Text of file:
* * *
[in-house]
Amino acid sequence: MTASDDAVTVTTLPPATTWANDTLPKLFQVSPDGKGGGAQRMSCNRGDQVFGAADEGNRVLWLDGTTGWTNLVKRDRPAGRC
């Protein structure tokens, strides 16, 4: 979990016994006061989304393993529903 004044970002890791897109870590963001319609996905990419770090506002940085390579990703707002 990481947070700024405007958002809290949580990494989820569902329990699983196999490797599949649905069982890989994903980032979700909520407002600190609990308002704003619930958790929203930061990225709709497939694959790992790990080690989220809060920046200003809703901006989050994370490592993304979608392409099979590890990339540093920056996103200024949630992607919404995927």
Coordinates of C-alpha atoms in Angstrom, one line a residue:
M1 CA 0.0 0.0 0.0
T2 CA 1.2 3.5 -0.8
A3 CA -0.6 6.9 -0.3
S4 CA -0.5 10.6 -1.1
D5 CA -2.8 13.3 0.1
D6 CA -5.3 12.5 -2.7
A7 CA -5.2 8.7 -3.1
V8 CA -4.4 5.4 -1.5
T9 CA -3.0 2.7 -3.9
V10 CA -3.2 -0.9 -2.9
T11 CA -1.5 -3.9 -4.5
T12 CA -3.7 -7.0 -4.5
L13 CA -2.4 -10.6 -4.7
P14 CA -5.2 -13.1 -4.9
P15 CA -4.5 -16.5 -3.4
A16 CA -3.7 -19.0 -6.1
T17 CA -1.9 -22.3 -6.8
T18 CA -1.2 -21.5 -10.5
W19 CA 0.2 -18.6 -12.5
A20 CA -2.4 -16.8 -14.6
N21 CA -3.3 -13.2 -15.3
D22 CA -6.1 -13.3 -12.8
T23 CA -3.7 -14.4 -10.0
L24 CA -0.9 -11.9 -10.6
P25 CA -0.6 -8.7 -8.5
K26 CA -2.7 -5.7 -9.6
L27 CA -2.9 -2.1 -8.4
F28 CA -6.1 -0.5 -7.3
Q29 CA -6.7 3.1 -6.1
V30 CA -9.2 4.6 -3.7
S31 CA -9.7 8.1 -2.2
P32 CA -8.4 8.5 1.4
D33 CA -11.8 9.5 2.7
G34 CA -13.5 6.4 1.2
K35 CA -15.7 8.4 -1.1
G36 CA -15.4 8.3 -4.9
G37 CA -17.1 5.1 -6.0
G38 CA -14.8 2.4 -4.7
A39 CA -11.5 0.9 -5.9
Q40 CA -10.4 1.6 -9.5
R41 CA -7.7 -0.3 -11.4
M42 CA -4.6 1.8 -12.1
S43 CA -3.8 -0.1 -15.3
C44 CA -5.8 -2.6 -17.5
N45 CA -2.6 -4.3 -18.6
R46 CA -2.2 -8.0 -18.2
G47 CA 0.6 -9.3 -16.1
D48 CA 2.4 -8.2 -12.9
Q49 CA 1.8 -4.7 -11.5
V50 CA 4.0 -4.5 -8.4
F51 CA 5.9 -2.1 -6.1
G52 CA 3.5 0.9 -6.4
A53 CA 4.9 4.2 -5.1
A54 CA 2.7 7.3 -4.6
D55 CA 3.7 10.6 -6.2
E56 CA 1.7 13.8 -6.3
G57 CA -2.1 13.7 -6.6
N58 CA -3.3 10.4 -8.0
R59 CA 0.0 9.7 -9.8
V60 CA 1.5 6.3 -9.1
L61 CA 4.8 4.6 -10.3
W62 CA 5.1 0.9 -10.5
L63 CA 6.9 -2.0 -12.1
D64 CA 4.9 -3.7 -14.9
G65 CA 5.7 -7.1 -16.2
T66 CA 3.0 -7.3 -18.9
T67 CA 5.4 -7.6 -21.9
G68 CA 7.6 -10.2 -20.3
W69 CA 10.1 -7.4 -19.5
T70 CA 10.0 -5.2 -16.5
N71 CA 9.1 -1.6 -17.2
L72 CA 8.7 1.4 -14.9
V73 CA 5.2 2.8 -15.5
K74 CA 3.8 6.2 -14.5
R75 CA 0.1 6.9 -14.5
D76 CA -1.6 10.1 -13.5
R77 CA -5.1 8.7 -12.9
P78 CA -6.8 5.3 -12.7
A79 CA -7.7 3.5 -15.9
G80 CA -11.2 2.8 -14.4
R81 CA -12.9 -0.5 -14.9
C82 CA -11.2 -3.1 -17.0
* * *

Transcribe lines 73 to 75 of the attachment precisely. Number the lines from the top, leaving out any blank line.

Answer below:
W69 CA 10.1 -7.4 -19.5
T70 CA 10.0 -5.2 -16.5
N71 CA 9.1 -1.6 -17.2